The project is located in Holmestrand, Norway, and consists on a public elevator that connects the old lower part of the town across and 85m high cliff to the newer part of it. The infrastructure acts as an articulator of multiple activities/programs that make this intervention a unique urban piece.
It is being presented to the city next month.
Project: Vertical Landscape Urbanism Client: Holmestrand Municipality Site: Holmestrand, Norway Year: 1999, 2002, 2008 - Architects: STUDIO hp AS, Oslo (Landscape, Architecture, Urbanism): Hettie Pisters, Ole Møystad L.E.FT Architects, New York: Makram el Kadi, Ziad Jamaleddine, Naji Moujaes, Karie Titus
Val de Vézère in France forms one the world’s oldest urban systems of settlement. Through almost 40 000 years a constructed geography has unfolded in the valley with the Vézère river carving out the meandering valley in the soft sandstone of the Dordogne area, creating cliffs of 50 – 100 meters with natural caves and shelves. The caves were inhabited and around them grew small villages. What turns this landscape corridor into one continuous urban system, however, is that the villages were linked by the river. The river formed a public infrastructure providing the entire valley with food, energy and transportation. In addition to this naturally given infrastructure, the cave dwellers developed a communication system. Caves located high up in the cliff walls formed excellent observation points from which one could overlook large stretches of the valley as well as send signals to other caves informing them of incoming game or warn against advancing enemies.
The configuration of cliff, water and cave/tunnel, is also typical of any fjord landscape in Norway. Large parts of the Norwegian coastline are inhabited according to the same algorithm: the juxtaposition of cliff (communication node), cave (settlement) and waterfront (transportation system). In the small town of Holmestrand at the Oslo Fjord, the urban context of the cliff creates a rupture between the urban centre at its foot and the suburban population at the top of the cliff.
The prime function of the project is to bridge the rupture formed by the vertical landscape. Technically this is done by means of an elevator. The concept is to compose a program of development by which the cliff is turned from obstacle to opportunity; using the elevator shaft as an infrastructural spine.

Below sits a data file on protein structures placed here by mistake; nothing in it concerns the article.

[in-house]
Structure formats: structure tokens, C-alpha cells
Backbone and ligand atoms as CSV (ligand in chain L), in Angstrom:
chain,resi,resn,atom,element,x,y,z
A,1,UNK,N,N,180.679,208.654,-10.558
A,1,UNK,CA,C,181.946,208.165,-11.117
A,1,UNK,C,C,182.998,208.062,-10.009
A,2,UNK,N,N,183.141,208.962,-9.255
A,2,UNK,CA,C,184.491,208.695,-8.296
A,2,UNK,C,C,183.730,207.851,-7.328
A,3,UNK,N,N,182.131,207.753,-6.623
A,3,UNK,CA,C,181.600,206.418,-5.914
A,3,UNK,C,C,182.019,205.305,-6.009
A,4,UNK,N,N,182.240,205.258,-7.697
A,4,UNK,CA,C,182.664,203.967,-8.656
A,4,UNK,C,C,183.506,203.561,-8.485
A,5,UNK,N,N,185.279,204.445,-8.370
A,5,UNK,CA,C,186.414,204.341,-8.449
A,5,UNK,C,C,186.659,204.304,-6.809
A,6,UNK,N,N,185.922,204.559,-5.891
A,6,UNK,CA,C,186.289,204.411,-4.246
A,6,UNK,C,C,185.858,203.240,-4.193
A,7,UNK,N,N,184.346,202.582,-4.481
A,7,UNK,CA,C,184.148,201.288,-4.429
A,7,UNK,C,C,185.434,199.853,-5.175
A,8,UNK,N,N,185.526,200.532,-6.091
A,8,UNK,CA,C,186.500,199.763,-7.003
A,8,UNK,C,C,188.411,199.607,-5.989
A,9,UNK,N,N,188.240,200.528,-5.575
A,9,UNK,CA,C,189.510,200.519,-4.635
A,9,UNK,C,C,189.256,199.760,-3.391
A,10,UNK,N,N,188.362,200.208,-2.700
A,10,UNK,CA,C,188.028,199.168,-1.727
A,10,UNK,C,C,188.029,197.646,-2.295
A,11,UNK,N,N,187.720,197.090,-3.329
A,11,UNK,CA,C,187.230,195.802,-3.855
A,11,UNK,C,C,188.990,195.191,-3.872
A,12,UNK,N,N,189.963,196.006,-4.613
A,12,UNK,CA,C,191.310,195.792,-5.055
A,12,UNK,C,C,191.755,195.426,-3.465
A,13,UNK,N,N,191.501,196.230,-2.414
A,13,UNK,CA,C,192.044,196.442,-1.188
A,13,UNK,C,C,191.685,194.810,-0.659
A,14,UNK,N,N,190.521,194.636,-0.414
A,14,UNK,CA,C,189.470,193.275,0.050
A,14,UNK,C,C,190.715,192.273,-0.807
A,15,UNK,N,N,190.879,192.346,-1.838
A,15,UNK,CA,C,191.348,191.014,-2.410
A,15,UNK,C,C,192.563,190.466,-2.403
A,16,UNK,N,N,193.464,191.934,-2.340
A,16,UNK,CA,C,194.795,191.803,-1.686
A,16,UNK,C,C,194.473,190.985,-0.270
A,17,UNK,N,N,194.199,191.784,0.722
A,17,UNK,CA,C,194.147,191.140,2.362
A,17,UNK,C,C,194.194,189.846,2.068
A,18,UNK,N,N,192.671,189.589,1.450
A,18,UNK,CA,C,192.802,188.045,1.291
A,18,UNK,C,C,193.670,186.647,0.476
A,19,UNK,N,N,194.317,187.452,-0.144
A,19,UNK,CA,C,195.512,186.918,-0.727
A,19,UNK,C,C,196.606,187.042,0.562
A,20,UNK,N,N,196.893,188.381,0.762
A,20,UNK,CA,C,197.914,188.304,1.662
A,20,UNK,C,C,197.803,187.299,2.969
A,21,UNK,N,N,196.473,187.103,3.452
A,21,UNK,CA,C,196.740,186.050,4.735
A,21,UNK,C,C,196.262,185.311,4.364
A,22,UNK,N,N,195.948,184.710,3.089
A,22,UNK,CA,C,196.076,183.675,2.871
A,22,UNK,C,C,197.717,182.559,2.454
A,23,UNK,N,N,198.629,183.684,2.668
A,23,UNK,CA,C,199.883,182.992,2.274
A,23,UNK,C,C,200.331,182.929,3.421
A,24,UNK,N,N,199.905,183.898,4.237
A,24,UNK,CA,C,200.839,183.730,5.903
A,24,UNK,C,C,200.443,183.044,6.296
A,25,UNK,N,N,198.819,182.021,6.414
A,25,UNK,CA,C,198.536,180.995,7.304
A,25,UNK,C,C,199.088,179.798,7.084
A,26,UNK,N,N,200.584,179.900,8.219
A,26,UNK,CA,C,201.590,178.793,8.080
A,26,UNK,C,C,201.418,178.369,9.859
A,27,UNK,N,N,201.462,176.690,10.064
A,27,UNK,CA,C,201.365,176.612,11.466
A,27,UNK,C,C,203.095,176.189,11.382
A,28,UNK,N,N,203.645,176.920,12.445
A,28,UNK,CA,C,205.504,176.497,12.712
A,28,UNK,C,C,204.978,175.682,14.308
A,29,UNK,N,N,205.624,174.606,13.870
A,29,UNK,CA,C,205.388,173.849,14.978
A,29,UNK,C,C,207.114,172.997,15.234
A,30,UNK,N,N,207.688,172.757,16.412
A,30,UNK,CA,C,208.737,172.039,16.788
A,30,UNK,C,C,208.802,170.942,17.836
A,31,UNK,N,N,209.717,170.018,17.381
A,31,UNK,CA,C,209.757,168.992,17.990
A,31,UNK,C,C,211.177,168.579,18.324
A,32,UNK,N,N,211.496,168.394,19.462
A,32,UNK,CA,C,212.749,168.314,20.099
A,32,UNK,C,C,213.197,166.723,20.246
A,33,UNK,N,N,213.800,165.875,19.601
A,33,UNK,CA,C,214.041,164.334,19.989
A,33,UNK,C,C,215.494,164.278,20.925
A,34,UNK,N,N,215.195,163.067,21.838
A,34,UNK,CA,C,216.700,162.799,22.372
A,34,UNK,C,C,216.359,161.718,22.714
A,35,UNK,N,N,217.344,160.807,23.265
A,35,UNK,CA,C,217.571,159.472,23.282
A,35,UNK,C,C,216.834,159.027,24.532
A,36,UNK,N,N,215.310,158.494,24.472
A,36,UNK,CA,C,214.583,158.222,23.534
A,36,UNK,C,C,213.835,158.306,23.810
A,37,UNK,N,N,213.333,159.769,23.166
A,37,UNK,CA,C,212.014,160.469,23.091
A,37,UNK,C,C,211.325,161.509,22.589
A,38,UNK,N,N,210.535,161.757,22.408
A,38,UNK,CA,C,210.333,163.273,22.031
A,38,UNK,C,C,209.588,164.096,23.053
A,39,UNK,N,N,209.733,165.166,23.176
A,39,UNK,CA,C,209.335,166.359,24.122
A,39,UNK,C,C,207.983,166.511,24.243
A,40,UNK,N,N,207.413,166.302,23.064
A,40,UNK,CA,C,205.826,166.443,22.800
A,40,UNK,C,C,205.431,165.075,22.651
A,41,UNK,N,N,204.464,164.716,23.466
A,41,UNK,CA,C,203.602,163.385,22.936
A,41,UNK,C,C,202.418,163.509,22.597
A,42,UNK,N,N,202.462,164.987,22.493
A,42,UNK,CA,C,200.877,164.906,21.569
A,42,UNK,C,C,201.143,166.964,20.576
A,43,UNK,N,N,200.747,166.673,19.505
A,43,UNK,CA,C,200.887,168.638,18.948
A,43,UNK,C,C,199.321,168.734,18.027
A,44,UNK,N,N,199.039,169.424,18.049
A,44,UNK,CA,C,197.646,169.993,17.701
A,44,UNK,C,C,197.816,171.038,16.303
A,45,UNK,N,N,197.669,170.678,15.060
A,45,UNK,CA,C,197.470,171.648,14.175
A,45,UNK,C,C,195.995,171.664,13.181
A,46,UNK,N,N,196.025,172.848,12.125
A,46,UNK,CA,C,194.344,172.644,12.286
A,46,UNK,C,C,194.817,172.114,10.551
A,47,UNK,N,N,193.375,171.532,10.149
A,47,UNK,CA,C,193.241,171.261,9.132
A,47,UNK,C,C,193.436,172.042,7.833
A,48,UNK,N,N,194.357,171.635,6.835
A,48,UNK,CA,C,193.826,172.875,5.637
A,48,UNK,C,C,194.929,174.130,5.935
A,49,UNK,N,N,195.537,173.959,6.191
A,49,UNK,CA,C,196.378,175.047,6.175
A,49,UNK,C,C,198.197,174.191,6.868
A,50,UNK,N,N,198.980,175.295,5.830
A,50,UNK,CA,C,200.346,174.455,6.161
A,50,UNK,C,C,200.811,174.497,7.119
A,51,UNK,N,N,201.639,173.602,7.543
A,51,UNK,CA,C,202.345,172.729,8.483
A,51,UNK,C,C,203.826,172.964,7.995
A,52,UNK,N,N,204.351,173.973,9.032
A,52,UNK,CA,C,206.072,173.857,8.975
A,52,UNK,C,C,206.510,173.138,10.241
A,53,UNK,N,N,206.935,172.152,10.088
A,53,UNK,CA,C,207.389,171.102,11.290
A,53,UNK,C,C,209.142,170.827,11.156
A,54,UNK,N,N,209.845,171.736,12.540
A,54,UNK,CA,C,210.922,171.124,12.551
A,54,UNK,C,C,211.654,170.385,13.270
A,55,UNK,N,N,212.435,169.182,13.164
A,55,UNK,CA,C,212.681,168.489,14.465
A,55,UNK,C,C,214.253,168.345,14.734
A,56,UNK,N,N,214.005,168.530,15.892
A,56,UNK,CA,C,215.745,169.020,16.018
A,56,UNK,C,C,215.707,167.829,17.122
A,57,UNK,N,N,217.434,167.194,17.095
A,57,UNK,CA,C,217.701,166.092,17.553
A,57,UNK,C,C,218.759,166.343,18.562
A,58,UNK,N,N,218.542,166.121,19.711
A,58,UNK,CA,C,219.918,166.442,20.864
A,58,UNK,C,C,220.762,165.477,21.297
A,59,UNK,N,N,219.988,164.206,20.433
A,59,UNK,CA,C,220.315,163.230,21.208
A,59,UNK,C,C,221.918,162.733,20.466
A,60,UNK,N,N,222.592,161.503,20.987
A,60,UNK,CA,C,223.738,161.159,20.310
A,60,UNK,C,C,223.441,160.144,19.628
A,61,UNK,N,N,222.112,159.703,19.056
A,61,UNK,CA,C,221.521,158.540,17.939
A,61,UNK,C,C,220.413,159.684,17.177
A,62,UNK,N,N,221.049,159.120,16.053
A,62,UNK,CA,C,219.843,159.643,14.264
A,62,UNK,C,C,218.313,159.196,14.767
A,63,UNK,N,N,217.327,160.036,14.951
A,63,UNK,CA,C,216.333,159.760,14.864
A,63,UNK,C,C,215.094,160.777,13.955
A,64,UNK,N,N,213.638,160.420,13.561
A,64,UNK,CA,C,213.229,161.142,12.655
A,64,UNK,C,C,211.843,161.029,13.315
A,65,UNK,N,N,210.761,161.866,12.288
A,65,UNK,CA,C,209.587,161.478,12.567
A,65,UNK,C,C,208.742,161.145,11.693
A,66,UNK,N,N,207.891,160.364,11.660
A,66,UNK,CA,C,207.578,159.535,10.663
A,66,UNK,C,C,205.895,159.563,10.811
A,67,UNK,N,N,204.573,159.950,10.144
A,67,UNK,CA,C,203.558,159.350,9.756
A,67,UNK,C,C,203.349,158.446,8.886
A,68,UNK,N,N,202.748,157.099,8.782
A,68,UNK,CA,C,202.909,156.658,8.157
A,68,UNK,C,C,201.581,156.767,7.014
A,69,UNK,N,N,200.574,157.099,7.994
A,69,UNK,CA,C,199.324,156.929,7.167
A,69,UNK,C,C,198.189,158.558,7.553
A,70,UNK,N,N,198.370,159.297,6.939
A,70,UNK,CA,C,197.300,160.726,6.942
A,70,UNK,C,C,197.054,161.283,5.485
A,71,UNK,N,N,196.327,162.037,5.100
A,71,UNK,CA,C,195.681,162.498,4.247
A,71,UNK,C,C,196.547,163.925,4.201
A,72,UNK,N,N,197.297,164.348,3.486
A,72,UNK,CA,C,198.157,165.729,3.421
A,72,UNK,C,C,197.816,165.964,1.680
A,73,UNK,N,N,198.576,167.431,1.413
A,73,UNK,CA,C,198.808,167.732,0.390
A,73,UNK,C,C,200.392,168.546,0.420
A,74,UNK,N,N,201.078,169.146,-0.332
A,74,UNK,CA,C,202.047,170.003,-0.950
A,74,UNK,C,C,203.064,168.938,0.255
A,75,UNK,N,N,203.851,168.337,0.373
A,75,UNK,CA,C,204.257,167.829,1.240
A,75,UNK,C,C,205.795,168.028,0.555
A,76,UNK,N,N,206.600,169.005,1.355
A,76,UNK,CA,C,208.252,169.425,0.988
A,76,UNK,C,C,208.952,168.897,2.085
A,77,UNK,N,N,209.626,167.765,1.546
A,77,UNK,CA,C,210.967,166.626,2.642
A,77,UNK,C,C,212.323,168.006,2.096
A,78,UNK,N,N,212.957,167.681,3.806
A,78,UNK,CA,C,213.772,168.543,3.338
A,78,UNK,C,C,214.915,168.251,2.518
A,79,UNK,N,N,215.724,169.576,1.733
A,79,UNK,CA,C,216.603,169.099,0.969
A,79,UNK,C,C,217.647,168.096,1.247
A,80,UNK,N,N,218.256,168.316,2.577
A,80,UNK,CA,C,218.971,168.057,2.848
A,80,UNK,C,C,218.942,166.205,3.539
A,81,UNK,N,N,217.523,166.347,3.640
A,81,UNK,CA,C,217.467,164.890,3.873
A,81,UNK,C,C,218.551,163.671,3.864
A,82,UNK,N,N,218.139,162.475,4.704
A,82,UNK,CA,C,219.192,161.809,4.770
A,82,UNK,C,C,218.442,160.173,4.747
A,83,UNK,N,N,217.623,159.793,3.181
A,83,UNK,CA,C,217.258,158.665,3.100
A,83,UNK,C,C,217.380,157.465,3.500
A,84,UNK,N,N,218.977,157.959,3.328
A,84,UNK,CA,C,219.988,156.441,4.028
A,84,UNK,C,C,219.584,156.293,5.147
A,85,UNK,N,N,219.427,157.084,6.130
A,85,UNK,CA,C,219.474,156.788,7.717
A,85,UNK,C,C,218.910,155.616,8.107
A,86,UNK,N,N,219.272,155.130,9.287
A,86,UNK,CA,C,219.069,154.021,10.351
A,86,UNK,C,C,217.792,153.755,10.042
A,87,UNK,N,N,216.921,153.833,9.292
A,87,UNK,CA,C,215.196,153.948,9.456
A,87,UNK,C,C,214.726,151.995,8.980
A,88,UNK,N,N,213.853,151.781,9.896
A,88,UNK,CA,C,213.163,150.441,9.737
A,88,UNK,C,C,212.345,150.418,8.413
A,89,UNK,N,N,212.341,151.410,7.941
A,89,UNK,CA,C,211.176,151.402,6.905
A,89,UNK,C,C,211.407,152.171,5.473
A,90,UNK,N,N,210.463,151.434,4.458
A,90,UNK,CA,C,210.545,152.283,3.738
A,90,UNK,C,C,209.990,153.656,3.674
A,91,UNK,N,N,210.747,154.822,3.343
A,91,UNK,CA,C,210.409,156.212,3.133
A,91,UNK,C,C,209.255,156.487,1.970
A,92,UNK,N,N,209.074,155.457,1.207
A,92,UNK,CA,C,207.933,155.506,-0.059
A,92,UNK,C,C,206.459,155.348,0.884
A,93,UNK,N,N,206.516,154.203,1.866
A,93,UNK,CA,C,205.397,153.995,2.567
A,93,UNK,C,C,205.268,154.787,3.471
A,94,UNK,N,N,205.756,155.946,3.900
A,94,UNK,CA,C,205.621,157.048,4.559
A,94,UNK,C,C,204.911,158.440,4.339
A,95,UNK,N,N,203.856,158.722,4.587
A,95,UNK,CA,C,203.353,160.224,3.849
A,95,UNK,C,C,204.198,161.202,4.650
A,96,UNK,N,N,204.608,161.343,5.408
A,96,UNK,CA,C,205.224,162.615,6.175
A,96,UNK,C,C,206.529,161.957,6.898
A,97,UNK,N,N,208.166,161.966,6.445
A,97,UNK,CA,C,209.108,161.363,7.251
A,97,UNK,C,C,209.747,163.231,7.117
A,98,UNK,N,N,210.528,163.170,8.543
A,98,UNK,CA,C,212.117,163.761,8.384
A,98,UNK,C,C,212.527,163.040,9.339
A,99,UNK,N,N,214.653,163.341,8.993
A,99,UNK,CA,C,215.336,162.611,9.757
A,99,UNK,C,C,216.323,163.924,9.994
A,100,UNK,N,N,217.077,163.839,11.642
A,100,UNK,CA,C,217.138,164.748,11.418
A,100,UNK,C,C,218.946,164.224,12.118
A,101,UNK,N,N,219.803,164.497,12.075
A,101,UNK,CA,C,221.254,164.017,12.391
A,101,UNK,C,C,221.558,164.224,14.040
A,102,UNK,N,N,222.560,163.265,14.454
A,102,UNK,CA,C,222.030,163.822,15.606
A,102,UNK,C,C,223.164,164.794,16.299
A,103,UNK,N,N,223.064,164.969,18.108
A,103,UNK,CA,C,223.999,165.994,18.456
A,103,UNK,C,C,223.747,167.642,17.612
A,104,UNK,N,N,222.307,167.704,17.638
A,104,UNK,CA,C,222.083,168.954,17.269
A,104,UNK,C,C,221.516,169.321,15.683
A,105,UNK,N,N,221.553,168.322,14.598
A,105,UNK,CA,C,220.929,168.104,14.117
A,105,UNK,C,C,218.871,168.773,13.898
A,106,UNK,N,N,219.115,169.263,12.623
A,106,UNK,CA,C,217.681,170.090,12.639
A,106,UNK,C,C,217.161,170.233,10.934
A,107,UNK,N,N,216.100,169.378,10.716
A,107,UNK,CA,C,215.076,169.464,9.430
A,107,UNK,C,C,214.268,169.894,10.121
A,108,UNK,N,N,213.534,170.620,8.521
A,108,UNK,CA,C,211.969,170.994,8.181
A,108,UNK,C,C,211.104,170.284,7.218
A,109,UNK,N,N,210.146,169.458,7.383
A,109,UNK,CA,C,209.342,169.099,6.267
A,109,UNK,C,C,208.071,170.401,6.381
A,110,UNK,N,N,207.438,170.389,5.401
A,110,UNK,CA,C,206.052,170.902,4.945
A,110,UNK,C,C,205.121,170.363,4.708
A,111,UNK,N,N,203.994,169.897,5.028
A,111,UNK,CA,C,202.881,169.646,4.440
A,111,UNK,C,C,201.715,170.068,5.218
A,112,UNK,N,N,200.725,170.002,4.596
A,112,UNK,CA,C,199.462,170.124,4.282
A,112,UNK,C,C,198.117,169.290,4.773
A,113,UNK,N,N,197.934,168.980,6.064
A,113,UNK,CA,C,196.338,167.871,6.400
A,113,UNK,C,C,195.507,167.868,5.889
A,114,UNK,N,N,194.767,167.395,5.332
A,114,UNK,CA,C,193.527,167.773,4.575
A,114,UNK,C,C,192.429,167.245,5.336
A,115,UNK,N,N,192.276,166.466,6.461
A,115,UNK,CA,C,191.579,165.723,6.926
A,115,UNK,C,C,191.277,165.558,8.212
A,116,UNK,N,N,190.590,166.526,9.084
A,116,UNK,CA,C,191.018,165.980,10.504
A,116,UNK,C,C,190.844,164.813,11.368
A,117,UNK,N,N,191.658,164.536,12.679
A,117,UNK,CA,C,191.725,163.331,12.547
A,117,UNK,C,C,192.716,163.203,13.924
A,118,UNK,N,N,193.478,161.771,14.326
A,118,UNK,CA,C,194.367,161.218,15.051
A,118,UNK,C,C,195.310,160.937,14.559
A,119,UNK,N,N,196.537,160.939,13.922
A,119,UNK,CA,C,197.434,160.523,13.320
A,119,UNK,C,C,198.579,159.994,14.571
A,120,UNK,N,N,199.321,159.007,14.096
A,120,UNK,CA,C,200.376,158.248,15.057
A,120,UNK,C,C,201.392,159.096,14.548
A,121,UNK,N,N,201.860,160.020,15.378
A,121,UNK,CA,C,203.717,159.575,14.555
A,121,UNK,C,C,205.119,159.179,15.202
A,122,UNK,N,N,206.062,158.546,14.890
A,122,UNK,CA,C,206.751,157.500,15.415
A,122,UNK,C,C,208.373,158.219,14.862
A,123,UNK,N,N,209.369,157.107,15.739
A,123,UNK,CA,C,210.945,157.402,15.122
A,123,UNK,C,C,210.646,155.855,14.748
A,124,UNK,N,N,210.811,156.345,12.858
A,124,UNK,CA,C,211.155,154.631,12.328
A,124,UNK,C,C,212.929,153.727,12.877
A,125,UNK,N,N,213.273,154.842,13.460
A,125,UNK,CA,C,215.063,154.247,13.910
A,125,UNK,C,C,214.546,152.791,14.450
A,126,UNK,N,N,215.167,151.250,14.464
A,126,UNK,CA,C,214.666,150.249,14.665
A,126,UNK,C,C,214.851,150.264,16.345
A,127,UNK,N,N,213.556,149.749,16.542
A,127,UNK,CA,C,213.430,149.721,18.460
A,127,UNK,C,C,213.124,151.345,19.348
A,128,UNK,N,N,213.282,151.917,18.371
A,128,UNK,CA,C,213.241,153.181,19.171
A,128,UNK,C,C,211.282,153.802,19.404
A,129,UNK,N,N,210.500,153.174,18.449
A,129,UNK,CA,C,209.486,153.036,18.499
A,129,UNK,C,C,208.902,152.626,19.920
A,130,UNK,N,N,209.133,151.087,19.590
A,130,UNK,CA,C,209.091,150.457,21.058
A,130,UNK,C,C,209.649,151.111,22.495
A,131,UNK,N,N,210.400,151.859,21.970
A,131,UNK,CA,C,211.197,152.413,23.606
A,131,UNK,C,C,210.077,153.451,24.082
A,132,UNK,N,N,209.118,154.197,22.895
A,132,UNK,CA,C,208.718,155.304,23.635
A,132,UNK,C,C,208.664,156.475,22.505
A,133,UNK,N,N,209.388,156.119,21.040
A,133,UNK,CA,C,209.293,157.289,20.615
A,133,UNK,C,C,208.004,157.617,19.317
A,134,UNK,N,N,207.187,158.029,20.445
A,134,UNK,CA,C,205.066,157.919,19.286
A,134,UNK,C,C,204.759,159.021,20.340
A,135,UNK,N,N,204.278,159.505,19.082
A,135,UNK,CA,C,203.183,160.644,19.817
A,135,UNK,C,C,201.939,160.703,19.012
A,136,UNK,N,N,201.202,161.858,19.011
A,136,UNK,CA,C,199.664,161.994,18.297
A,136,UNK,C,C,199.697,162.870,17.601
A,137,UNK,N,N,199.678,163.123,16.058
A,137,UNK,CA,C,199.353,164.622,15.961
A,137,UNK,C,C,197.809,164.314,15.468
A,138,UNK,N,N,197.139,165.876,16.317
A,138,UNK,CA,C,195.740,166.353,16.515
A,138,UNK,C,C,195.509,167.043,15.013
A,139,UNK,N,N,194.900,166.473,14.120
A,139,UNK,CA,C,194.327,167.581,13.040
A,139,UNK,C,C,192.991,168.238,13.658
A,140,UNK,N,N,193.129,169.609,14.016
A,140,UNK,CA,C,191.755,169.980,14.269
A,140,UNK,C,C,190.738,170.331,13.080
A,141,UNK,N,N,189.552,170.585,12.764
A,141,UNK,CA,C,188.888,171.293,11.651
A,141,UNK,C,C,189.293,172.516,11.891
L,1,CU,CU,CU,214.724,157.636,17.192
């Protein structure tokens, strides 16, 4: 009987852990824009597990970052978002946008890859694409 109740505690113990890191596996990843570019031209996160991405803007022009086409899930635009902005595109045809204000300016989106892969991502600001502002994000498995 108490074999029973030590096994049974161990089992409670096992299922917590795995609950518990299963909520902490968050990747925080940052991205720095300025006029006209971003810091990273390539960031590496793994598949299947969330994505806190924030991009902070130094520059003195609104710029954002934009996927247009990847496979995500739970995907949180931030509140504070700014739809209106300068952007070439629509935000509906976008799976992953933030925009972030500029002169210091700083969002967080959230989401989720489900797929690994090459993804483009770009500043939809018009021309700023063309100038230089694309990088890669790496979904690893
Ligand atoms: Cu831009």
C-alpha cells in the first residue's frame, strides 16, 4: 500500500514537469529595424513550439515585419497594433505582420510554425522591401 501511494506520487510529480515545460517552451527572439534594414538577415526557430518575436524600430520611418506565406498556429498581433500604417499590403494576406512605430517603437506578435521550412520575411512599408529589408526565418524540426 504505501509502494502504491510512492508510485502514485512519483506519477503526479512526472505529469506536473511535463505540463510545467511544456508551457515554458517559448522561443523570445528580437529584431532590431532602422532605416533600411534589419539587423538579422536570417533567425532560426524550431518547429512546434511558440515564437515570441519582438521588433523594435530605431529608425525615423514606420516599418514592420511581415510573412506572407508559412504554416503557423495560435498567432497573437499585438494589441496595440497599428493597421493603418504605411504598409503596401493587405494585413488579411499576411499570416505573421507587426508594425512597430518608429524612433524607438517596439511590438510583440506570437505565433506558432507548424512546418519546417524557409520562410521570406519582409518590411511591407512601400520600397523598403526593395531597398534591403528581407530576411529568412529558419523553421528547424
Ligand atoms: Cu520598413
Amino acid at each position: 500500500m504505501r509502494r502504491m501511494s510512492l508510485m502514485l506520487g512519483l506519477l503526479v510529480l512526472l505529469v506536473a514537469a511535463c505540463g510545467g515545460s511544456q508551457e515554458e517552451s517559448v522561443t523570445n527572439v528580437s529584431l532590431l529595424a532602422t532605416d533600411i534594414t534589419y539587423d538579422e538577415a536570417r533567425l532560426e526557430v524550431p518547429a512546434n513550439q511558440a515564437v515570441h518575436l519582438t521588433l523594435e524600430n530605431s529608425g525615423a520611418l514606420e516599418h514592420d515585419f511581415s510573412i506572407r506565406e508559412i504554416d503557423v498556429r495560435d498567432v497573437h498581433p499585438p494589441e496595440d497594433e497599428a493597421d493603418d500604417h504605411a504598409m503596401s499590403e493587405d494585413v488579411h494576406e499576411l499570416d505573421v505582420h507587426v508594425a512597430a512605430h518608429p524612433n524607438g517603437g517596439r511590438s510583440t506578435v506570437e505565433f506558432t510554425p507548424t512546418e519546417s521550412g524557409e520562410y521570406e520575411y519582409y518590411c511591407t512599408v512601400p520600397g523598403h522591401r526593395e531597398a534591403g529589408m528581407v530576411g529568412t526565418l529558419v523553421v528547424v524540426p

The rock itself is conceived as part of the structure, allowing the possibility of building the top floors of the development first, then the bottom floors.
This constructed geography is programmed with culture- and leisure facilities together with public services, and lines the edge of the cliff with a belt of high end housing.
The top half of the elevator, rising outside the cliff, forms part of a building structure starting from level +40.0 rising to +90.0. This structure contains high end offices spaces, conference facilities, apartments and a restaurant on the top floor.
At the foot of the cliff there is a horizontal 3 storey building providing parking and office facilities as well as space for the administration of the municipality.
Around the lower half of the elevator spine, the proposal shows possibilities for drilling horizontal shafts, branching off from the main elevator shaft. These “caves” can serve as pavilions, or spaces for various cultural facilities, conference spaces, cinema halls inside the rock, as well as spaces for storage of cheese and cognac, or the cultivation of champignons.
The green area between the cliff and the coastline would be upgraded as a culture park serving the local culture festival etc. In front of the hotel and its planned extension there is a planned yacht harbour, serving visitors to the various facilities as well as providing private yacht parking for the residents of the cliff.